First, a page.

RENTAL PROPERTY MANAGEMENT – TENANTS BREAKING THEIR LEASE

Tenant Breaking Their Lease

Life happens and Tenants break their leases for many reasons . . . they can’t pay any longer and are skipping out or something as innocent as getting a great deal on a short sale and just learning that they have to close in 2 weeks . . . YIKES!!  Either way, you have to know the Tenant’s and your responsibilities when this happens.

As you probably already know, the Tenant has the responsibility for the rent through the end of the term of the lease as stated in their lease agreement . . . and to leave all the utilities on and pay for them until the property is re-leased (if you used our lease form).  You, as the Landlord, if you want to be able to collect any rent through the end of their lease term, must immediately and diligently market the property for lease again.  Be careful not to market the property at a higher rent amount than the previous Tenant paid or you may have difficulty in collecting money for lost rent in court if . . . you “Jacked the Price up” which is how a judge may see it.  You will only be entitled to the lost rent between the time your previous Tenant vacated or last paid rent and the beginning of a new lease with your new Tenant . . . no double dipping!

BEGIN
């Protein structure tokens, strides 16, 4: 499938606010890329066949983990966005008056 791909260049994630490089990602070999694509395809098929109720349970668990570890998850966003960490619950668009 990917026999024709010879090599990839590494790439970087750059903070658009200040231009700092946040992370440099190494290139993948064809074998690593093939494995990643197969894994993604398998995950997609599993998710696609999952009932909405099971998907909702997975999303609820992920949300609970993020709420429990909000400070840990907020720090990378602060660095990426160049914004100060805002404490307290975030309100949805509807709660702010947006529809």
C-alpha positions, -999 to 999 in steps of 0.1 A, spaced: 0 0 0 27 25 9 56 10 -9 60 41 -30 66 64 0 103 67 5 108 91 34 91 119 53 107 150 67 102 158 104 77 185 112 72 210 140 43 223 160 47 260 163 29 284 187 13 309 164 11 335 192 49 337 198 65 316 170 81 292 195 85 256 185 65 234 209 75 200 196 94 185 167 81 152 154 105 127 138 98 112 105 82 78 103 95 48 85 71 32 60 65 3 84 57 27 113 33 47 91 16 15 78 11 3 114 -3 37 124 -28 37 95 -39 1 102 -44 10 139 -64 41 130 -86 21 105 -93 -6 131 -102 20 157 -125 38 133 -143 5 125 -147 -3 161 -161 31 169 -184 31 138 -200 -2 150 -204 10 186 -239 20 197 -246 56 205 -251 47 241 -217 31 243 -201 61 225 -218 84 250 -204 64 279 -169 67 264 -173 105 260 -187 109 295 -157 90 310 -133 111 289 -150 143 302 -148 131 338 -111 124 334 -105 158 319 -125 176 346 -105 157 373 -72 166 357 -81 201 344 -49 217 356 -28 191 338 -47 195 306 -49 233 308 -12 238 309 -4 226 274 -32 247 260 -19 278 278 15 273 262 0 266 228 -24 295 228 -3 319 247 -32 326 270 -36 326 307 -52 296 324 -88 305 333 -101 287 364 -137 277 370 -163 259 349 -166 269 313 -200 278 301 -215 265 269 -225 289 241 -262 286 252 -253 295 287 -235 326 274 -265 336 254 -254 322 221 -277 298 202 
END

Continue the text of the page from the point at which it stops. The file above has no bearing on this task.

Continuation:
One other very important detail, as soon as the Tenant vacates the property, do an “Estimated” final accounting of their security deposit . . . or Move Out Statement.  Of course you won’t know all the final numbers when you prepare this and that is why it is called an “estimated” statement.  But, in this statement, you are going to assume that you will not find another Tenant for the property before the end of the lease term.  You will also estimate the costs of any repairs over and above “normal wear and tear” the Tenant may have caused.  This will show a worse case scenario.  Send the statement out within 21 calendar days (in the State of California) of the Tenant moving out with a check for any amounts left over from the funds (typically security deposit) you are holding for the Tenant.

Within 21 days (calendar) of all the repairs having been completed and either the end of the lease term has come or your new Tenant has moved into the property, you will need to do what I call a “True-Up” Move out statement.  This will show all of the actual costs to your Tenant, giving them credit for any time of their lease that the new Tenant will be in the property (you can’t double dip on rent) and cut a check for any differences.  Oh yeah, be sure to include copies of receipts for all work performed that you are charging the Tenant for.

The subject of Tenants breaking their lease along with many other property management challenges are covered extensively in the new Property Management Training Program; Manage to Make Money . . . . the Real Estate Series.  This new series has been developed around the book: Manage to make Money . . . Your Guide to Profitably Managing Rental Properties (available for California, Oklahoma, Kansas or Missouri) written by Pat and Kris Larkin who are seasoned real estate professionals and specialists in the area of Property Management.

 To visit their website and see the full spectrum of Rental Property resources; Books, E-Books, Documents, Forms, Form Letters for nearly every occasion, Checklists, Videos more money saving tips and tools . . . and the list goes on and on, go to: ManageToMakeMoney.com

 For a short video on this subject CLICK HERE

Thank you for reading!

Pat and Kris Larkin

 

 

 

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